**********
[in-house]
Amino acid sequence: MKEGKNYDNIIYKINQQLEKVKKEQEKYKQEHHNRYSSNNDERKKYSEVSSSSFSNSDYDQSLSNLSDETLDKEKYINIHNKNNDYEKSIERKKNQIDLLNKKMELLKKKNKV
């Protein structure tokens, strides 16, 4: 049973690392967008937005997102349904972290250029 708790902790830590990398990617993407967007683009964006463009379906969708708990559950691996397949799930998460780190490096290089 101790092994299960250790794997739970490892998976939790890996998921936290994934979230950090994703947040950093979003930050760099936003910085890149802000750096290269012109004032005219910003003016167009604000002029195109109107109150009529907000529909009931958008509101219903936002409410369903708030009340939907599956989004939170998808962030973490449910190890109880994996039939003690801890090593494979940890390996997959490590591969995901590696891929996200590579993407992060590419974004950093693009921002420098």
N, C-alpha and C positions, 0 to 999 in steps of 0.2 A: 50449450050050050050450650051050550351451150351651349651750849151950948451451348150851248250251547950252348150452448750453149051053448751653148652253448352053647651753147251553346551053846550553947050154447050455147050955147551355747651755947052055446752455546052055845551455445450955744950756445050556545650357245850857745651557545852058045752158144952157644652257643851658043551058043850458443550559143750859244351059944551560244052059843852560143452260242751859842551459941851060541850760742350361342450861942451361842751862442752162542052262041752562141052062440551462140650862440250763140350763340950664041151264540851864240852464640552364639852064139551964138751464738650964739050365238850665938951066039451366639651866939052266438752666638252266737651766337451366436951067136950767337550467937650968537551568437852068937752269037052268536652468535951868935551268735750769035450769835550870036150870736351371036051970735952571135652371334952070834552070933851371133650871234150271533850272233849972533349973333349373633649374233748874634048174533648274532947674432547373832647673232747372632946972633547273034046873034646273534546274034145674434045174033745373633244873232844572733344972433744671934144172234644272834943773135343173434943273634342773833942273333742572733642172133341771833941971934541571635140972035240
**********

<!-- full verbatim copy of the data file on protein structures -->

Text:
[in-house]
Amino acid sequence: MKEGKNYDNIIYKINQQLEKVKKEQEKYKQEHHNRYSSNNDERKKYSEVSSSSFSNSDYDQSLSNLSDETLDKEKYINIHNKNNDYEKSIERKKNQIDLLNKKMELLKKKNKV
């Protein structure tokens, strides 16, 4: 049973690392967008937005997102349904972290250029 708790902790830590990398990617993407967007683009964006463009379906969708708990559950691996397949799930998460780190490096290089 101790092994299960250790794997739970490892998976939790890996998921936290994934979230950090994703947040950093979003930050760099936003910085890149802000750096290269012109004032005219910003003016167009604000002029195109109107109150009529907000529909009931958008509101219903936002409410369903708030009340939907599956989004939170998808962030973490449910190890109880994996039939003690801890090593494979940890390996997959490590591969995901590696891929996200590579993407992060590419974004950093693009921002420098």
N, C-alpha and C positions, 0 to 999 in steps of 0.2 A: 50449450050050050050450650051050550351451150351651349651750849151950948451451348150851248250251547950252348150452448750453149051053448751653148652253448352053647651753147251553346551053846550553947050154447050455147050955147551355747651755947052055446752455546052055845551455445450955744950756445050556545650357245850857745651557545852058045752158144952157644652257643851658043551058043850458443550559143750859244351059944551560244052059843852560143452260242751859842551459941851060541850760742350361342450861942451361842751862442752162542052262041752562141052062440551462140650862440250763140350763340950664041151264540851864240852464640552364639852064139551964138751464738650964739050365238850665938951066039451366639651866939052266438752666638252266737651766337451366436951067136950767337550467937650968537551568437852068937752269037052268536652468535951868935551268735750769035450769835550870036150870736351371036051970735952571135652371334952070834552070933851371133650871234150271533850272233849972533349973333349373633649374233748874634048174533648274532947674432547373832647673232747372632946972633547273034046873034646273534546274034145674434045174033745373633244873232844572733344972433744671934144172234644272834943773135343173434943273634342773833942273333742572733642172133341771833941971934541571635140972035240